Freelancers Fight to Be Paid

About 40% of freelancers had trouble getting paid in 2009, according to a survey released in mid-April by the New York-based Freelancers Union, a 135,000-member organization for independent contractors across the country in fields such as media, technology, and advertising.

I recently attended a gathering of freelancers so this jumped out at me. 40% seems awfully high. If you’re a freelancer reading this, has it ever happened to you?


  1. Anonymous April 28, 2010

    I’m not surprised at this at all as it has happened to me. However I’m a member of the National Writers Union and one of the things we do for our members (all freelancers) is put them in touch with a grievance officer who goes after these types of employers with a vengeance to get a writer paid.

  2. Anna Tarkov April 28, 2010

    Good to know that there are recourses like this for freelancers. Thanks for the comment Karen.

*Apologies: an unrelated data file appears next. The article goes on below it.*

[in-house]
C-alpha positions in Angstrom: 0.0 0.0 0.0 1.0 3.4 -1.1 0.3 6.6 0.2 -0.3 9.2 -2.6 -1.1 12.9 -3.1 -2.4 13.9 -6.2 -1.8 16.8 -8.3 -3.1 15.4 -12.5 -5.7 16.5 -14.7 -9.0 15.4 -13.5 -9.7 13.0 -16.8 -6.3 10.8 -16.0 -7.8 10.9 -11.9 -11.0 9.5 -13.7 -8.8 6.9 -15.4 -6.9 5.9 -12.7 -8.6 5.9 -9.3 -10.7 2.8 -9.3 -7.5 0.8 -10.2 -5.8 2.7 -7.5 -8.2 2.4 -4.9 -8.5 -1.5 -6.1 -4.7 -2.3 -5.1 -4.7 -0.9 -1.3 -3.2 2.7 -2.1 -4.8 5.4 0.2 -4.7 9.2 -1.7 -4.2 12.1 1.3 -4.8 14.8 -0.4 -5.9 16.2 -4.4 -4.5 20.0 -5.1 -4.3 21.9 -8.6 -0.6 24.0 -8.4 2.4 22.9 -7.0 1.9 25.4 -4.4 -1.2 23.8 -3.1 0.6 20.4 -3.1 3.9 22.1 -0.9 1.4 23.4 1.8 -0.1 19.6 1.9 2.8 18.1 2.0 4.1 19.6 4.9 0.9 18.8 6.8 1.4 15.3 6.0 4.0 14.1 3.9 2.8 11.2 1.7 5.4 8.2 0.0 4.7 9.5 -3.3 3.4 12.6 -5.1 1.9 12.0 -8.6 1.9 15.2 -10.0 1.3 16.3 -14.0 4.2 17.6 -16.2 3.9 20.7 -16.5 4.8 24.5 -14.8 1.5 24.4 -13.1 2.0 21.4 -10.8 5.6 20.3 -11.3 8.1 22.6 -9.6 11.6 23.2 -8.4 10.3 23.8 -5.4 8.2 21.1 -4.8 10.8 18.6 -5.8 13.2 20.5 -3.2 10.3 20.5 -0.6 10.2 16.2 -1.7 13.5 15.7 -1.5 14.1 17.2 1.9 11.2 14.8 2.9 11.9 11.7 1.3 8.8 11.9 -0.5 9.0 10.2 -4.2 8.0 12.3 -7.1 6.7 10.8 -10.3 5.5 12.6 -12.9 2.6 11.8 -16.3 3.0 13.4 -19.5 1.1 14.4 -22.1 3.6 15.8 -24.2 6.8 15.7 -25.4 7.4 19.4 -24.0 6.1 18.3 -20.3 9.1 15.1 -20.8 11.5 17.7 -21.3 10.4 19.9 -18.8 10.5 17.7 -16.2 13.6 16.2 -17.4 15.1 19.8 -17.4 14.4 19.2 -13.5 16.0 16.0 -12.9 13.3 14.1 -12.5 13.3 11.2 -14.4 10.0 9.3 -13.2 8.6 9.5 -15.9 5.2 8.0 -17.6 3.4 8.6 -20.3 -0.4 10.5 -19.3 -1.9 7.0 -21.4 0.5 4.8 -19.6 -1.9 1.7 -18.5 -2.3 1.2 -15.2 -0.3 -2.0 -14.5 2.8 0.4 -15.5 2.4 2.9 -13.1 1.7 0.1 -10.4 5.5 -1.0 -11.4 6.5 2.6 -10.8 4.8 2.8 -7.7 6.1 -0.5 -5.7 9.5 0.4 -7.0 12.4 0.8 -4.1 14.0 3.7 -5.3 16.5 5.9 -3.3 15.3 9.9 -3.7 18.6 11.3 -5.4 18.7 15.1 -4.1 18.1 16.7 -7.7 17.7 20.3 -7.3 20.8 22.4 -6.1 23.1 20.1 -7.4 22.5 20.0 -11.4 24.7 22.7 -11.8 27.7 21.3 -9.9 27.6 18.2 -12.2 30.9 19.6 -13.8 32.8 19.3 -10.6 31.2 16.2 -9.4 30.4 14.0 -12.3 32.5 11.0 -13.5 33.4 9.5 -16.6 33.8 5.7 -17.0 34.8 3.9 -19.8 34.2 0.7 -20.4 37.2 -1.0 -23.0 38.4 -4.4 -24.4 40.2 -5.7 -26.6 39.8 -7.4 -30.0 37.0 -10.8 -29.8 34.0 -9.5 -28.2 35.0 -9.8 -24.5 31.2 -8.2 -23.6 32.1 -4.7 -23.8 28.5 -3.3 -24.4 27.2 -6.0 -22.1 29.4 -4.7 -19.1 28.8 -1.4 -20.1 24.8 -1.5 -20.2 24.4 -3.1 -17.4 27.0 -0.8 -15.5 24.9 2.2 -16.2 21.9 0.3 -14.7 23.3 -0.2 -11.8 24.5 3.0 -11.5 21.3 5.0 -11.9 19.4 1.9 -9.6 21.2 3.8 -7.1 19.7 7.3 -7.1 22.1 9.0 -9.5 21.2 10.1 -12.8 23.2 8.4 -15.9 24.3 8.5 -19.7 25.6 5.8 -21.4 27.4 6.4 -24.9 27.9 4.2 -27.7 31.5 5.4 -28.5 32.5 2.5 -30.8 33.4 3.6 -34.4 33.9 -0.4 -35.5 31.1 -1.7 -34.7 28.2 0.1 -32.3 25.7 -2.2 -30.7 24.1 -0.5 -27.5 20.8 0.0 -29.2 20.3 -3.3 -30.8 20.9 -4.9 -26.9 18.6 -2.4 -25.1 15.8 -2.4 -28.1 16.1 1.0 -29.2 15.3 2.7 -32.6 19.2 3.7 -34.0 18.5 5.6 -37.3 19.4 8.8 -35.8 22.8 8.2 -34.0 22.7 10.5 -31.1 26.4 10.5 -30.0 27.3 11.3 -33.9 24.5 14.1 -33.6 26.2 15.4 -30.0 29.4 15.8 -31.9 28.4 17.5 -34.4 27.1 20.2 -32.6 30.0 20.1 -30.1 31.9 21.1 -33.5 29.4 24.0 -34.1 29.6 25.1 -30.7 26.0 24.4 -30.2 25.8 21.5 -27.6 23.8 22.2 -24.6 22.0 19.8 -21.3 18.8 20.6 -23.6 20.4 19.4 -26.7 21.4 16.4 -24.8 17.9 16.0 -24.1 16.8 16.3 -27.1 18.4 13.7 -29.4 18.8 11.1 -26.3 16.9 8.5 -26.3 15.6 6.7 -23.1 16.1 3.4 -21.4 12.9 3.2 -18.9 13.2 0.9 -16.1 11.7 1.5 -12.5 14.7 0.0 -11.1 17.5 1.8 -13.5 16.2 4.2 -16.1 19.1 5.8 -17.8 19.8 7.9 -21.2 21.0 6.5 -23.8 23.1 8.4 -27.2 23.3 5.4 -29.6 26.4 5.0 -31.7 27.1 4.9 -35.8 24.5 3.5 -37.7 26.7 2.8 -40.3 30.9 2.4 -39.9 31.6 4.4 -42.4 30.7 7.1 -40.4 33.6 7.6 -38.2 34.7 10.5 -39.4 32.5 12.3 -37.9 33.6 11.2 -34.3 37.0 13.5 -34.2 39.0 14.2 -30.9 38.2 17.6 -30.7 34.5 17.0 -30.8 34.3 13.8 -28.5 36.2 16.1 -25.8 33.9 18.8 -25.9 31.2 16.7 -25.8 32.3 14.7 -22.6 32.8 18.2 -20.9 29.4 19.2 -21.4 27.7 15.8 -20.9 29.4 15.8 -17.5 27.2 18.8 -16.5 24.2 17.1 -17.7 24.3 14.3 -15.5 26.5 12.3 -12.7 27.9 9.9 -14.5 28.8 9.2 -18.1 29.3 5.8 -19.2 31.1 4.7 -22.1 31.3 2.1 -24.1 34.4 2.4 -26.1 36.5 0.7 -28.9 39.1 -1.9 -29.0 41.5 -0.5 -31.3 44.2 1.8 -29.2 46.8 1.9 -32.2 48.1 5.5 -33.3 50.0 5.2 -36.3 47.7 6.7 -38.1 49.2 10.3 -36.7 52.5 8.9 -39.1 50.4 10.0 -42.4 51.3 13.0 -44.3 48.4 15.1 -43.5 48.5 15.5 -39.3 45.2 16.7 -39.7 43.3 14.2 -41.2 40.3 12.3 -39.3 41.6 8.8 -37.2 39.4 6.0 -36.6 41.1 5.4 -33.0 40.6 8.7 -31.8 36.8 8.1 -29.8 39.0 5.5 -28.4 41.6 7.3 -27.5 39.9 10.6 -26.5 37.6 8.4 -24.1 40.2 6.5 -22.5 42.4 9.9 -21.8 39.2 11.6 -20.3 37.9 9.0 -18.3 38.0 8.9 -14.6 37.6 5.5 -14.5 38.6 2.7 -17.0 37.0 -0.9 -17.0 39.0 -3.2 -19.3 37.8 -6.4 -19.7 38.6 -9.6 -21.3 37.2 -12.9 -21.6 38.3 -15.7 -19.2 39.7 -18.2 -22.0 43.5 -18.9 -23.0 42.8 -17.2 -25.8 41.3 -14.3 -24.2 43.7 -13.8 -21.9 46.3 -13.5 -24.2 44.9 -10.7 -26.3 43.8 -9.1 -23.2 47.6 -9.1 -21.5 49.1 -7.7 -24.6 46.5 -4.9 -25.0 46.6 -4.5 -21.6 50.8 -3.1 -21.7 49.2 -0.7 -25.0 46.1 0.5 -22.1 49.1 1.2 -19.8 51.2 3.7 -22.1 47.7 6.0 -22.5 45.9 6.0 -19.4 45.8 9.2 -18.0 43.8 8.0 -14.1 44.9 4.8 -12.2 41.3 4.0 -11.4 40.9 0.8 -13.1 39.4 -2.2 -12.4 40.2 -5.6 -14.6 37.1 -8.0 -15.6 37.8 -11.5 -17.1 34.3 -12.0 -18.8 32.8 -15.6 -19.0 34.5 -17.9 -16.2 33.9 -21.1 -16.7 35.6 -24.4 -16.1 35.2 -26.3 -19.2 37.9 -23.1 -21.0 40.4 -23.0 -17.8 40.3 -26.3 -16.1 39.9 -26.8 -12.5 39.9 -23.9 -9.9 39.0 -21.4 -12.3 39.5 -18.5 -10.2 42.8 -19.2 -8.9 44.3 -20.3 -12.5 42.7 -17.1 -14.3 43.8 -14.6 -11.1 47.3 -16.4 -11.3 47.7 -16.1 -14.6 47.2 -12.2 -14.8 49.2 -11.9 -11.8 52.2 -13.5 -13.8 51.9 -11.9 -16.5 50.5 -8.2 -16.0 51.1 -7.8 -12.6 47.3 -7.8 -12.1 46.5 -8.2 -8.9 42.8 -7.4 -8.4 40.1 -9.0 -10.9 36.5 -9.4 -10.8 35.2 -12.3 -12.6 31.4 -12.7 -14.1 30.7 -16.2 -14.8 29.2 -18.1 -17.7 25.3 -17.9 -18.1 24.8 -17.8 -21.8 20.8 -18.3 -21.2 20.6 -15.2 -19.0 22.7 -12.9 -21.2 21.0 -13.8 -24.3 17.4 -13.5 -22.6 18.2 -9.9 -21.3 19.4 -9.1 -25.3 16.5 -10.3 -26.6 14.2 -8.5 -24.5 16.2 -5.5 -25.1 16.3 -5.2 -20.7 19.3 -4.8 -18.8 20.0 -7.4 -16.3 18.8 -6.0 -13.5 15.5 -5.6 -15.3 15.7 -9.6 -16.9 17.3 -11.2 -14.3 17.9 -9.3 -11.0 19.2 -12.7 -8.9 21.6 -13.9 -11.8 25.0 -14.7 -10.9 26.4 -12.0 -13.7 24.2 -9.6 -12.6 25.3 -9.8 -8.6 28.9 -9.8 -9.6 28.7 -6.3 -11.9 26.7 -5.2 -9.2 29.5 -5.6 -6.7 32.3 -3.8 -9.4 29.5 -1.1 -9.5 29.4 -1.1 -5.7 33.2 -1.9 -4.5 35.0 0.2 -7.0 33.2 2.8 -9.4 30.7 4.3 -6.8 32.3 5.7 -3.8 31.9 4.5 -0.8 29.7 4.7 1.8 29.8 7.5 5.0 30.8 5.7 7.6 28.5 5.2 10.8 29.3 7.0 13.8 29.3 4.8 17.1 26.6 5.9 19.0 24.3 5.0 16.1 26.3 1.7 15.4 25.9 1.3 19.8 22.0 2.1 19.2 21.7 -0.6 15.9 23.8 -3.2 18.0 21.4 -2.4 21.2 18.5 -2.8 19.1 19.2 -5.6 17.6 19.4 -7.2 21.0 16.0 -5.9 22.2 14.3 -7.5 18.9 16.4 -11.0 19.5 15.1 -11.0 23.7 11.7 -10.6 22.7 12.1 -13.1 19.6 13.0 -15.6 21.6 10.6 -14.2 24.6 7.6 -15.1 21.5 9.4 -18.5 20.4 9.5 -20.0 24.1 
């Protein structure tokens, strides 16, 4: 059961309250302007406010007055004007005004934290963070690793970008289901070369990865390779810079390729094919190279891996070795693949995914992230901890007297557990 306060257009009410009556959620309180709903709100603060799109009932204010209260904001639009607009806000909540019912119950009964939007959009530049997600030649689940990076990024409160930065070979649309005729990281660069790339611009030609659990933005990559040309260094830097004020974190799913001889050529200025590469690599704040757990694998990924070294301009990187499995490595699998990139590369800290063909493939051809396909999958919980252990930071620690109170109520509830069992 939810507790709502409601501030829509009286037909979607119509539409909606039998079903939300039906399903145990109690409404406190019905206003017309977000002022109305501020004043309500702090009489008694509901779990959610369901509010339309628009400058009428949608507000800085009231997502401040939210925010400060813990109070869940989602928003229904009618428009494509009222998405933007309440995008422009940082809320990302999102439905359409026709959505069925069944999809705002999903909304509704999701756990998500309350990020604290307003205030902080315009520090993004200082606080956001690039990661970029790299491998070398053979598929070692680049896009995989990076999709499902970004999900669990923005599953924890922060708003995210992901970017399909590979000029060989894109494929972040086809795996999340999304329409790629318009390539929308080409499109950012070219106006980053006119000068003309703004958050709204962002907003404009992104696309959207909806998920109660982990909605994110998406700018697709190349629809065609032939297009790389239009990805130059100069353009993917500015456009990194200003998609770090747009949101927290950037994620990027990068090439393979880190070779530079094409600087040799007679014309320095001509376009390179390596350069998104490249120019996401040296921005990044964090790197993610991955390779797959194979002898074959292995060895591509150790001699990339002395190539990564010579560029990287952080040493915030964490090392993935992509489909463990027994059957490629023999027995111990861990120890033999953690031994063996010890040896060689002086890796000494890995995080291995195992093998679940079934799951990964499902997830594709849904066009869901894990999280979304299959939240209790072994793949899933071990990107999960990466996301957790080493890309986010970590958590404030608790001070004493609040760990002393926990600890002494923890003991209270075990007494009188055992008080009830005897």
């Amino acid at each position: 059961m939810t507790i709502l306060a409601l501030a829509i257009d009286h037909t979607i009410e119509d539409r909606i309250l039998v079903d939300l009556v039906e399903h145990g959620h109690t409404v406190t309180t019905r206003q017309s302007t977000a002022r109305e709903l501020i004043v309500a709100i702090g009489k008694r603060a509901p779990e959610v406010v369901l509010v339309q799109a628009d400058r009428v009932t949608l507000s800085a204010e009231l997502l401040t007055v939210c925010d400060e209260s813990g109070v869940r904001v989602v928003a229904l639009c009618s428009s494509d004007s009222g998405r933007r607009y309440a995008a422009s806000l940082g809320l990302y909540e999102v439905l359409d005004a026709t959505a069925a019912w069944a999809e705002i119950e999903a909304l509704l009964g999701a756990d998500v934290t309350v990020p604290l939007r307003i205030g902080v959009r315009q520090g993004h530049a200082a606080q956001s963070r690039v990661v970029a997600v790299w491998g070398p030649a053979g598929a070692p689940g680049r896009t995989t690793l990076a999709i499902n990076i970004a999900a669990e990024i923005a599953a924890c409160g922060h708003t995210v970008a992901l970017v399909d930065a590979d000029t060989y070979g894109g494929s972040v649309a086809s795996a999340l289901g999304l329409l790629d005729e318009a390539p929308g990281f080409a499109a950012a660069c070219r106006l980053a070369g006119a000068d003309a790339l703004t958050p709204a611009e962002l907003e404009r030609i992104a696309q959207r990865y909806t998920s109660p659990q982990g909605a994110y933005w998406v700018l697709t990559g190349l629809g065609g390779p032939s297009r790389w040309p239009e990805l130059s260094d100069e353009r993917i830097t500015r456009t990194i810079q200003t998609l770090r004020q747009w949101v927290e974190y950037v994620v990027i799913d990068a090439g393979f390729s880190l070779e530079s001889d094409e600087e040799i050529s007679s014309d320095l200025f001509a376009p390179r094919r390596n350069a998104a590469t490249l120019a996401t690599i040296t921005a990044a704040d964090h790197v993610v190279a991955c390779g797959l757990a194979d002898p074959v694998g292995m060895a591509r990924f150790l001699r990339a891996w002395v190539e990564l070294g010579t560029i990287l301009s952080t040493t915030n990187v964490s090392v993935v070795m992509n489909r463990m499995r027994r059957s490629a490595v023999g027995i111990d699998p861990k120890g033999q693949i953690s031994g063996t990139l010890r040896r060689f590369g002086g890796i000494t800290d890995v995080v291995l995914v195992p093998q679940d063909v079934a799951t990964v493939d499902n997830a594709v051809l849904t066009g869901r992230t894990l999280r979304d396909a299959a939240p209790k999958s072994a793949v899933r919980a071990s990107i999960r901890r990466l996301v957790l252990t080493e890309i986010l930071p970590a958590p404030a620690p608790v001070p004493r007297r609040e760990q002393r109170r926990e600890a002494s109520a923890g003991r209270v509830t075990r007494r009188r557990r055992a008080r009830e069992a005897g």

3. Kate Gardiner April 28, 2010

    Yep, I’ve been stiffed. Publication took advantage of its location (far away) and the delete button on email.

  4. Anna Tarkov April 28, 2010

    Man, that’s cold.

  5. Anonymous April 28, 2010

    I definitely fell victim to not being paid as a freelancer last year. I had been contacted to perform a week’s worth of web development work for a Downer’s Grove company remotely. I completed the work as requested and was owed $500 [after taxes.] I never saw one single penny of this.